One of the people at the table is Kyle Parks, who grew up about 200 yards from me and who I knew from the Anawalt Methodist Church before we even started school. Both are mothers were school teachers and though my dad did coal-mining, ran a bar, worked with my uncle in the H and S grocery store, and picked up and delivered dry cleaning, he eventually sold insurance, just like Kyle's dad. Since we were both pretty smart, we were in the same classes for 12 years, often competing for the first chair (teachers reseated kids, where I grew up, after each test--highest score got the first chair...don't think they do that in this era of 'everyone gets a trophy', but it was sure a motivator for me!) I hadn't seen Kyle since we were in college (he at VPI, now Virginia Tech, and me at WVU). That photo made me realize he was my very first friend and I tried to find him online, but couldn't, being a Luddite, but my friend Charles, who reads my blog, found Kyle's father (Kyle Sr.) obit and then an address in Bluefield, WV.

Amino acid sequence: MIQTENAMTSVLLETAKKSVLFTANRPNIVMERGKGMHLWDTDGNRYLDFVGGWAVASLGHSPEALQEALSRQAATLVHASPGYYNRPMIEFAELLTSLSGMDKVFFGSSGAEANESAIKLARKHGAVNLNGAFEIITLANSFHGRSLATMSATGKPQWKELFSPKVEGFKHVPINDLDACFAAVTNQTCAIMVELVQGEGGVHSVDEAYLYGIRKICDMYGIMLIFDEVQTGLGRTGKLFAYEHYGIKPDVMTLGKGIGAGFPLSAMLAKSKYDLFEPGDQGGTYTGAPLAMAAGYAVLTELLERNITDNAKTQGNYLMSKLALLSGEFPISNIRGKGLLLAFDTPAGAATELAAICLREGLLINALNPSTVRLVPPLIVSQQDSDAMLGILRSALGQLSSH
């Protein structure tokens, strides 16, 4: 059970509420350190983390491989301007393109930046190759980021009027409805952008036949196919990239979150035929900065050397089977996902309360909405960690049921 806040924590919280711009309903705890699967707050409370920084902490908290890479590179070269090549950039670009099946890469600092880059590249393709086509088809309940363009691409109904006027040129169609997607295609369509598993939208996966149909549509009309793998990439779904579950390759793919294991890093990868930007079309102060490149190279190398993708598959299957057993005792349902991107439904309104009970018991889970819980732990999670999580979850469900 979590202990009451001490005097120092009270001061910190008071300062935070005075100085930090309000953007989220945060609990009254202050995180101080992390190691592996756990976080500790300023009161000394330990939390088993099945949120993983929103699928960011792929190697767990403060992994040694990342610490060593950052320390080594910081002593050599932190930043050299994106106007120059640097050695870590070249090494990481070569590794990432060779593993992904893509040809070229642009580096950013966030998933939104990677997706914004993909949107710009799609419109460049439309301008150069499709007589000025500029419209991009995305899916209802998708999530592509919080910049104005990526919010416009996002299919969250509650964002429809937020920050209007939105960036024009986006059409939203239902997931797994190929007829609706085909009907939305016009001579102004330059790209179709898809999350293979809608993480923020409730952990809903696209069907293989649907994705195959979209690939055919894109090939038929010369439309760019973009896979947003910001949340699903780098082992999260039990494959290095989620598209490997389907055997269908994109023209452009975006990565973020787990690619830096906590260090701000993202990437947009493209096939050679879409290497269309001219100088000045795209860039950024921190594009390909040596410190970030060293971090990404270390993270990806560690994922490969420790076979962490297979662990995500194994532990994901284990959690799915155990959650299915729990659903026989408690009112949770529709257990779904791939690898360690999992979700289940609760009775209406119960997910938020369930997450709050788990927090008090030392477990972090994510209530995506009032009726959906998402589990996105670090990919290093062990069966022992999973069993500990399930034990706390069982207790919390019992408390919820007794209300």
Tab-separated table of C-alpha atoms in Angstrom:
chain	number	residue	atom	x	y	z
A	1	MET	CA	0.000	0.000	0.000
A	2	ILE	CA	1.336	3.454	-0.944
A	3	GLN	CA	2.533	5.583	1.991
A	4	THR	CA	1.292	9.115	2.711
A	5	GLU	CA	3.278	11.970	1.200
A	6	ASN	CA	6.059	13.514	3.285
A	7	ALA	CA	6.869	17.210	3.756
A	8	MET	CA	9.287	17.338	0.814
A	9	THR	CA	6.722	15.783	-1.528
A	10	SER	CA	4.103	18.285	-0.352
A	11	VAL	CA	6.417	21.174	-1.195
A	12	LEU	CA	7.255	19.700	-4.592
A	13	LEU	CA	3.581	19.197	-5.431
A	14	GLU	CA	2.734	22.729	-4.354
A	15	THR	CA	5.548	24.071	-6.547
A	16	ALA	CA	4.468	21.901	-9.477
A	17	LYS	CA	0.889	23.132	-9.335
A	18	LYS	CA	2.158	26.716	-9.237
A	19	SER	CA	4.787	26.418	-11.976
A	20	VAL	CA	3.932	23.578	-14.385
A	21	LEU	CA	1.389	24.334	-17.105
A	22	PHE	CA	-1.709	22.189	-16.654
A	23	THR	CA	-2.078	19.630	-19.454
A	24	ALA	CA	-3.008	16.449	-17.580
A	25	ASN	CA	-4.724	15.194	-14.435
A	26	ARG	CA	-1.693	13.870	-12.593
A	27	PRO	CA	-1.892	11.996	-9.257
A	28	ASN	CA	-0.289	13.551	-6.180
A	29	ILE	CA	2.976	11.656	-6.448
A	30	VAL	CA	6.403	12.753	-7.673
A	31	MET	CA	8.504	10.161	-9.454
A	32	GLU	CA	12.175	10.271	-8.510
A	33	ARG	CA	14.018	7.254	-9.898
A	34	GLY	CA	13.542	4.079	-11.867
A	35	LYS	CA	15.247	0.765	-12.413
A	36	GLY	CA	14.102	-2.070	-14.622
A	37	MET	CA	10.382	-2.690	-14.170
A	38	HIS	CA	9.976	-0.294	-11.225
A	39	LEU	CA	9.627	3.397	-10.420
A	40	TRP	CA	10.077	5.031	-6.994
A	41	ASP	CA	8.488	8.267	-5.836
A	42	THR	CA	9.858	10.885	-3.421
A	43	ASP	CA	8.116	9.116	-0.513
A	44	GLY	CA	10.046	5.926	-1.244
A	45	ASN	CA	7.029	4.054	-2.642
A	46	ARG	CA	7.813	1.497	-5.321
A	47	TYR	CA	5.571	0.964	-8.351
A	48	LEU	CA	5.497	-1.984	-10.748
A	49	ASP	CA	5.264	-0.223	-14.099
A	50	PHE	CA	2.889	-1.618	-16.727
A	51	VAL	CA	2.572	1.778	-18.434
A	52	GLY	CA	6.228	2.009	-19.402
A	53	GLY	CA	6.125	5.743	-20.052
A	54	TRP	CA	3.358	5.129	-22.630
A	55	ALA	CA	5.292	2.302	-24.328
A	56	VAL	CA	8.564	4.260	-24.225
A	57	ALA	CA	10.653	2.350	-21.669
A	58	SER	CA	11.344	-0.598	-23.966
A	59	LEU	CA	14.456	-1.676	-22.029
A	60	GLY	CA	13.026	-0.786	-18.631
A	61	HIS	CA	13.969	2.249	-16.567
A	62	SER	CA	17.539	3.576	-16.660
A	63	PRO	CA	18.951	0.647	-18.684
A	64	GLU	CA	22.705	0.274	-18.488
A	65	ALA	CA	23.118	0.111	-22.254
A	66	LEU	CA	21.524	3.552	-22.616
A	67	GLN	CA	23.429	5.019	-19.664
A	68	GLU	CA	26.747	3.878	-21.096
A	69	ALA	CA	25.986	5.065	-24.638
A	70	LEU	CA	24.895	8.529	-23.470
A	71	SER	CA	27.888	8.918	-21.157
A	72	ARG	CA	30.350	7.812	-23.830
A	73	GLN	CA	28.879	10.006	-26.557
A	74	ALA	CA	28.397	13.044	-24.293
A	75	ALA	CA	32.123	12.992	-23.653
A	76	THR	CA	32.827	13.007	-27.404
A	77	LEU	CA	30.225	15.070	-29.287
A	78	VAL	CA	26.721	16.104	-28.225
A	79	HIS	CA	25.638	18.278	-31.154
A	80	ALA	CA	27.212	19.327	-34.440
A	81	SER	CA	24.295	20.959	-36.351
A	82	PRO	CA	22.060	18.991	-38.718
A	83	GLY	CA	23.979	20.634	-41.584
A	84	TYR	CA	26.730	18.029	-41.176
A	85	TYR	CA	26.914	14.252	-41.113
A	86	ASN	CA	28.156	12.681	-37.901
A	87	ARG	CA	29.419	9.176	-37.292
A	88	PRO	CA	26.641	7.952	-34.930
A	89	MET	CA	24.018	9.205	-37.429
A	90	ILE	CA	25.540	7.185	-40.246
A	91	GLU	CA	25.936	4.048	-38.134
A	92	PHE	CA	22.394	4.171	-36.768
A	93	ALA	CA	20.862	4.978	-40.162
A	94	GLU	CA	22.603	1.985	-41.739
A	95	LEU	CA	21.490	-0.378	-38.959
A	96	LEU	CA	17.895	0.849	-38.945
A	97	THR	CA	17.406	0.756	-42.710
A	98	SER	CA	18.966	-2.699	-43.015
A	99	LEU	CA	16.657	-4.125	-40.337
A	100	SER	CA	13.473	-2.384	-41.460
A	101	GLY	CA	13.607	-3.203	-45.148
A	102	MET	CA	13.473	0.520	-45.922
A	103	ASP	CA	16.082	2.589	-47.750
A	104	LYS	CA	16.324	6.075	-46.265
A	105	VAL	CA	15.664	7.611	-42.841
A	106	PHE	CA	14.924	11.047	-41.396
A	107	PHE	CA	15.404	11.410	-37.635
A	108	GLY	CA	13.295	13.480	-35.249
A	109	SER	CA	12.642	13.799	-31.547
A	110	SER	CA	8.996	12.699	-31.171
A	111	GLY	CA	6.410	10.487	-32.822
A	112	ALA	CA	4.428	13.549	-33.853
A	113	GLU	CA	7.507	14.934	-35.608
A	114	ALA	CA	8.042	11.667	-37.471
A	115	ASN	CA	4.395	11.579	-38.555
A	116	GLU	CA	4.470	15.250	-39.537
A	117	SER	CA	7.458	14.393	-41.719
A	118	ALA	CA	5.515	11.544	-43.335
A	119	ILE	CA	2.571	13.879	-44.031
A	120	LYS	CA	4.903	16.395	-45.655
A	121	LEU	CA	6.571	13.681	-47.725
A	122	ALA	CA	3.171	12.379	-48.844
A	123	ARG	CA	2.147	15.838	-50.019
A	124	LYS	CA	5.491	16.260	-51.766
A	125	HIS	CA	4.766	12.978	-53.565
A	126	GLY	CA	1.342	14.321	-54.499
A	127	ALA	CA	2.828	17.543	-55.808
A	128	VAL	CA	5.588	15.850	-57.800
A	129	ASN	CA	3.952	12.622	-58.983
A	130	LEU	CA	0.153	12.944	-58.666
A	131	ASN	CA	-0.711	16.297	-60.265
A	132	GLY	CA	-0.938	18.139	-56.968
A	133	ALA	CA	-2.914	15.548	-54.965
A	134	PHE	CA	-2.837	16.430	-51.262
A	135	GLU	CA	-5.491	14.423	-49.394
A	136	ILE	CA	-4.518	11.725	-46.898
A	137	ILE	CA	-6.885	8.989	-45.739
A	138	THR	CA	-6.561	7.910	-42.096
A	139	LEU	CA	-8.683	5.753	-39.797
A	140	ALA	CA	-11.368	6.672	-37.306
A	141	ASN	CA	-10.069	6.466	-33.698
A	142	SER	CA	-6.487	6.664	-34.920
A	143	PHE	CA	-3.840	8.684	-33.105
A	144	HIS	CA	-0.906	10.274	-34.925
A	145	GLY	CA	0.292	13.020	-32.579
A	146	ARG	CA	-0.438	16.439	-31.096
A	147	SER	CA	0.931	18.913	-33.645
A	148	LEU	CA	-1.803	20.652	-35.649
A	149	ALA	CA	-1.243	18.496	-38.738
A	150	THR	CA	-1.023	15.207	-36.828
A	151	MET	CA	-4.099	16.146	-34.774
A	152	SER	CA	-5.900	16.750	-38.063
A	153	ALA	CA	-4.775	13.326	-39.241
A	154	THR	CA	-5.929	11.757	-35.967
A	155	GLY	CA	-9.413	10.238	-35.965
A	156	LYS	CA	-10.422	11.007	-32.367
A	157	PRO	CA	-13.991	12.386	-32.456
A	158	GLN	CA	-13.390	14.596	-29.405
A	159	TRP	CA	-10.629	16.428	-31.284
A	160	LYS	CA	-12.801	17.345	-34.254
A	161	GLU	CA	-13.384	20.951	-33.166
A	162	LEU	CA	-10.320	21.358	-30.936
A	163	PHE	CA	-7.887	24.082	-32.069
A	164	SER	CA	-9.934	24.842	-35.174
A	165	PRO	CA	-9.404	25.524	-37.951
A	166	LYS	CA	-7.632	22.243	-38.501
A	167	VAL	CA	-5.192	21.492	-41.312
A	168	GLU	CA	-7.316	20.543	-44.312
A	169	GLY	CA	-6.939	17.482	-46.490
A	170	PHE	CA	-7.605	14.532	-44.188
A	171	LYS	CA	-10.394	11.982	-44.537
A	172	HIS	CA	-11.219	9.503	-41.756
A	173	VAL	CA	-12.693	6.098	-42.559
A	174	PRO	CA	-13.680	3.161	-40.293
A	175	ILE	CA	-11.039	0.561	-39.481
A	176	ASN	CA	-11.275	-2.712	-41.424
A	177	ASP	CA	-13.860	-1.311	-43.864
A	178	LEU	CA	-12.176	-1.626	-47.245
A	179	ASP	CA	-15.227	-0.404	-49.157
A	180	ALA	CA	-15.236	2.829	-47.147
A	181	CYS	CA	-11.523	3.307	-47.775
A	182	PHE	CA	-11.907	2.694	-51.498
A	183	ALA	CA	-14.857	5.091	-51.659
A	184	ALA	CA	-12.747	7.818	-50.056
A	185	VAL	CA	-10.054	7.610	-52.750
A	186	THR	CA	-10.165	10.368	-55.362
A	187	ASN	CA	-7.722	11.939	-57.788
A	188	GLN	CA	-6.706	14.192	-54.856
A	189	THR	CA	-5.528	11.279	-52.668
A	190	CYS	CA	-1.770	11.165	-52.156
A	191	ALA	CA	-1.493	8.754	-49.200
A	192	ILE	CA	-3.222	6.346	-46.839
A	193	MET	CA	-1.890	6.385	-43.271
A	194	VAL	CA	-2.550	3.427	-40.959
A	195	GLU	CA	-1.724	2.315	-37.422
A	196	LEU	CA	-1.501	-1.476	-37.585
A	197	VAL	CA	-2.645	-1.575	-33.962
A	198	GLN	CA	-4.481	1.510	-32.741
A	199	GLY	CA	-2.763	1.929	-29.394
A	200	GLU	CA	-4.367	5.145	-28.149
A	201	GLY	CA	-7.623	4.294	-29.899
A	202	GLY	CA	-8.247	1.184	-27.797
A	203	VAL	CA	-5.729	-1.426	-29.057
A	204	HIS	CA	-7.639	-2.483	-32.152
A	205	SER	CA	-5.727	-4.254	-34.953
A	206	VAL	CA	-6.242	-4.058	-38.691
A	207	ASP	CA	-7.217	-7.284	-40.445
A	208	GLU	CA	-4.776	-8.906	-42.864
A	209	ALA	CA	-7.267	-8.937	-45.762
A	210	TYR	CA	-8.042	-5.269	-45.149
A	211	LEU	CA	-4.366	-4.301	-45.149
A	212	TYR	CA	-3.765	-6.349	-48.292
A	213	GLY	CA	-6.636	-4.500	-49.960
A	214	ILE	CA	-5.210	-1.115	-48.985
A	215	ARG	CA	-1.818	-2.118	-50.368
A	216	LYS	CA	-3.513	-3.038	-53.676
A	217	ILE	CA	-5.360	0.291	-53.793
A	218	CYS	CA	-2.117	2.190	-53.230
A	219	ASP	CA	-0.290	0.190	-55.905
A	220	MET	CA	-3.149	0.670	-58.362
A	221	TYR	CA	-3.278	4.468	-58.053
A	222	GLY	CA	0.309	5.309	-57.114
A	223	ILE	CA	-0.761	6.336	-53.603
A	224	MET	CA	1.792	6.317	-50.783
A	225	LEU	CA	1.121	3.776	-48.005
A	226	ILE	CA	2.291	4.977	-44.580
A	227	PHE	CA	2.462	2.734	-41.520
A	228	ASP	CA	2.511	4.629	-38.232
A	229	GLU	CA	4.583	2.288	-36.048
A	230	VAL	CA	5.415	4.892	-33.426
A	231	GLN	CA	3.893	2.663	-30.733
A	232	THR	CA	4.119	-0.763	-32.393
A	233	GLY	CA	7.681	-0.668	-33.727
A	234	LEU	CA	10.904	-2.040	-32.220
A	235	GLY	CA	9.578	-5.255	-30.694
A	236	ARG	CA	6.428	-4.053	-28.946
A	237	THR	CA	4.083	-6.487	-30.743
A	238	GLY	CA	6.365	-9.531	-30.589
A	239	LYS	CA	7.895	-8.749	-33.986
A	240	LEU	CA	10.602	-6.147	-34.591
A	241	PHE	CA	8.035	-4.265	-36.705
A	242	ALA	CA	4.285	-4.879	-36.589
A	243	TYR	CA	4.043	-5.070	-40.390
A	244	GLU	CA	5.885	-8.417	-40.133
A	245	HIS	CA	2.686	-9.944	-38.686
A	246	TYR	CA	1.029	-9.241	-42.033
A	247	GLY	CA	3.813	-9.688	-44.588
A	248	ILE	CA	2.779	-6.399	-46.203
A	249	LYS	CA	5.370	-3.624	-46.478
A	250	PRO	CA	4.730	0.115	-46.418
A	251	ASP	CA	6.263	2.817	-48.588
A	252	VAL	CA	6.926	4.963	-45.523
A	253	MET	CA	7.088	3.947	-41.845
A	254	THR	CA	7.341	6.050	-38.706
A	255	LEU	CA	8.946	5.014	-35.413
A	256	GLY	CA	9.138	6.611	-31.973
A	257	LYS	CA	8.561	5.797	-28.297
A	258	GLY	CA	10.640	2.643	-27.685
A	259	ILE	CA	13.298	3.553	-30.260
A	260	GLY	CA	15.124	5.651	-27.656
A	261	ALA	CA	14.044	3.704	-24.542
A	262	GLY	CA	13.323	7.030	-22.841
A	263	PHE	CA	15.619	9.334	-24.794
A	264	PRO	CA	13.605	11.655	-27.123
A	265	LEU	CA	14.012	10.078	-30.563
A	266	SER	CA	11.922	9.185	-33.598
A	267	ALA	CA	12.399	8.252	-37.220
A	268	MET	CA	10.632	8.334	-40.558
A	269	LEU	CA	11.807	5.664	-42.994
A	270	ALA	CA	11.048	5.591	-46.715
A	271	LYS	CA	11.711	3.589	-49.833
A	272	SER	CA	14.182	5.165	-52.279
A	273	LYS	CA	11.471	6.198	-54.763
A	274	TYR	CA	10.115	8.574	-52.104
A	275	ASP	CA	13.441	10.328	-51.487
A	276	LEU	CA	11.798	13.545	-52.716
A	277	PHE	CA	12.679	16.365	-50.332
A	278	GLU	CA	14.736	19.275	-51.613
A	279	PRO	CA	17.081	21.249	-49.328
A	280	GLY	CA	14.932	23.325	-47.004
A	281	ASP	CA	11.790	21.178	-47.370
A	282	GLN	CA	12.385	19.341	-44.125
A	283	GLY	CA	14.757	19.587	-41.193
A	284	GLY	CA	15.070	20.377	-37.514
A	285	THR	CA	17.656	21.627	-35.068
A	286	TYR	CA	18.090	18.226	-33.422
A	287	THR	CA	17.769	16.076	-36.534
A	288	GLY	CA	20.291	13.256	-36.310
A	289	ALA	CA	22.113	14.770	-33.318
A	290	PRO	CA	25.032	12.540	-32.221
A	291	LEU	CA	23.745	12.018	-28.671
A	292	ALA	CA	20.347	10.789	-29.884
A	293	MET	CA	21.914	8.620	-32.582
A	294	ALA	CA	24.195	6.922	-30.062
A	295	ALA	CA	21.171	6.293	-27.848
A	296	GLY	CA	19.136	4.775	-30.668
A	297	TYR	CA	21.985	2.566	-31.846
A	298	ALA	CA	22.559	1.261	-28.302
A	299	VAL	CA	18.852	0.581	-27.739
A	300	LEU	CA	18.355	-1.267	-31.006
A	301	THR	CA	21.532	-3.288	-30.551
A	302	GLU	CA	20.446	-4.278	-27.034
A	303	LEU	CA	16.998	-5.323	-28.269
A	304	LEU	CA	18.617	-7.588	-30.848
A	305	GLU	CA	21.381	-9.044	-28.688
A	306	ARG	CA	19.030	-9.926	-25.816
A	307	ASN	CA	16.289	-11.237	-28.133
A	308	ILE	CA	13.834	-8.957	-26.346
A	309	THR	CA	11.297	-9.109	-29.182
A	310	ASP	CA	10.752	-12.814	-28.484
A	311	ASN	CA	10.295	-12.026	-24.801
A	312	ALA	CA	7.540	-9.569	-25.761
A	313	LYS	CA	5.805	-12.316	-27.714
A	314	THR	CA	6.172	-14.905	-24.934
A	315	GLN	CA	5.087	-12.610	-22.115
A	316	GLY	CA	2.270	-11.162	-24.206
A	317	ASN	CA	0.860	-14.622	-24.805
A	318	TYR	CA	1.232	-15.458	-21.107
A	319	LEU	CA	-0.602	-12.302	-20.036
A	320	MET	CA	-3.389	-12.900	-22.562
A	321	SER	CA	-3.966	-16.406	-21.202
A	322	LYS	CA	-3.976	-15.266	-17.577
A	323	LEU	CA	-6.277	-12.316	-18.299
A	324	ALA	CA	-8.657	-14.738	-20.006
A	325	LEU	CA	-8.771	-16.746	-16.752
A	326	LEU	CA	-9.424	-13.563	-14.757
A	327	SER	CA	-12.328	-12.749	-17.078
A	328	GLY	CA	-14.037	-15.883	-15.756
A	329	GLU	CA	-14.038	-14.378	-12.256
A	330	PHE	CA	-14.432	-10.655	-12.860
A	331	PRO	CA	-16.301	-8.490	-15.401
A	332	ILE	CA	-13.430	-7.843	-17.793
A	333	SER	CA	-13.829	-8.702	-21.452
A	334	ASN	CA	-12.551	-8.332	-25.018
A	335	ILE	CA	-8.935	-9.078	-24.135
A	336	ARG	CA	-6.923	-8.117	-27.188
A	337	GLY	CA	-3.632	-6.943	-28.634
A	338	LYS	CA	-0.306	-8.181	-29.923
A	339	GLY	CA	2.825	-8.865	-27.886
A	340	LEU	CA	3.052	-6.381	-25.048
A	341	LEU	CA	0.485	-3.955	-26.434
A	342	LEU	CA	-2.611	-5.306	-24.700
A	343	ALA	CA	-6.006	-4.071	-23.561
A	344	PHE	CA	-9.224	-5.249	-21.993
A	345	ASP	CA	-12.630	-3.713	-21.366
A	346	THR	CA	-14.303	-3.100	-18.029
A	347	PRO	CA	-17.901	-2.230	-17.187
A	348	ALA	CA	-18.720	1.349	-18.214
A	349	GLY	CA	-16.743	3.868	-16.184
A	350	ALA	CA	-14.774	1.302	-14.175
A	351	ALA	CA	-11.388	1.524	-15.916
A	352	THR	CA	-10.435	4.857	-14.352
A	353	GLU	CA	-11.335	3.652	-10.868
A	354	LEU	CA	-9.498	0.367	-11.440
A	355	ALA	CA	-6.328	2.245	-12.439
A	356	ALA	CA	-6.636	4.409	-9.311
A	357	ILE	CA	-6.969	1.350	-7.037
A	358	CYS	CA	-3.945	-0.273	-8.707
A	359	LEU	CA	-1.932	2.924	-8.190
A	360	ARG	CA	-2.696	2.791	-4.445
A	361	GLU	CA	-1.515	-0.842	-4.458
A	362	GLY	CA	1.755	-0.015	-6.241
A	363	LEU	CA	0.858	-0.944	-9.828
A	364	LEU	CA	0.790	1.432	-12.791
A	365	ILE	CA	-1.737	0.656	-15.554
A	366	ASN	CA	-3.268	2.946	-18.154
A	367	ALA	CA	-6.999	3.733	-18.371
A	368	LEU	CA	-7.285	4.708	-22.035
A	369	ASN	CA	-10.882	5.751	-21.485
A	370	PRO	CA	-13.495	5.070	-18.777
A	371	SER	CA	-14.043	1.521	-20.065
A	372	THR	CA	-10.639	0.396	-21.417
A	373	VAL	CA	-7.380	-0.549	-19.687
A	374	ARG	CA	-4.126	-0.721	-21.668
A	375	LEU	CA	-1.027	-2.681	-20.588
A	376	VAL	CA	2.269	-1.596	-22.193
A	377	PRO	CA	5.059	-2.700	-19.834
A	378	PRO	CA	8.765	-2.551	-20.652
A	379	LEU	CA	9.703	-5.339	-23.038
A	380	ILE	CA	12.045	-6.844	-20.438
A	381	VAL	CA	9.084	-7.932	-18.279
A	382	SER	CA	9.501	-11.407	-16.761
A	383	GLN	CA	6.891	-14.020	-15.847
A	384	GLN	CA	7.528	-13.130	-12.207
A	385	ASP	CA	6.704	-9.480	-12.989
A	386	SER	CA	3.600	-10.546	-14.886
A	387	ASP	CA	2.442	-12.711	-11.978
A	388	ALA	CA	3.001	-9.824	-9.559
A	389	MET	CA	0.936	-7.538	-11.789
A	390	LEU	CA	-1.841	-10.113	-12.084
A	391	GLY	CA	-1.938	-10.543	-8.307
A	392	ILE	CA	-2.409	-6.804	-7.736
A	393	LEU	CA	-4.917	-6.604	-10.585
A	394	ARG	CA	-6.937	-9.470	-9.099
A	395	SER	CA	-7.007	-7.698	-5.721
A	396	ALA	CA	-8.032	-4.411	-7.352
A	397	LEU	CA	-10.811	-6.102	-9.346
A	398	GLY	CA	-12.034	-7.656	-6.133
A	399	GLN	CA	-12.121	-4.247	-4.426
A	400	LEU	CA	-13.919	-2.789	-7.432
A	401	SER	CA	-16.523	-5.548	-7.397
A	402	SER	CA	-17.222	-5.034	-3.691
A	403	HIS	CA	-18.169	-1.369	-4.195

I was ecstatic! I wrote him a letter on Thursday night, addressed it, put a forever stamp on it and carried it around in the book I was reading all day Friday. Then, this morning I get another email from Mike Miano.

In it was Kyle's obituary.

I suddenly realized why I had passed up a dozen or more opportunities to mail that letter on Friday, including leaving it in the basket on our front porch.

He died in Raleigh, NC on Tuesday, September 7, 2004 at Rx Healthcare from complications following a heart attack.

I discovered, after his military life (which wasn't mentioned in the Obit, but I know he went to Navy Flying School) he worked 25 years as a mechanical engineer for Goodyear in Danville, Virginia. I also discovered his hobbies were 'model railroading, cycling and cheering for the Virginia Tech Hokies." He moved from Bluefield, where my letter was going, to Cary, NC to be near his grandsons.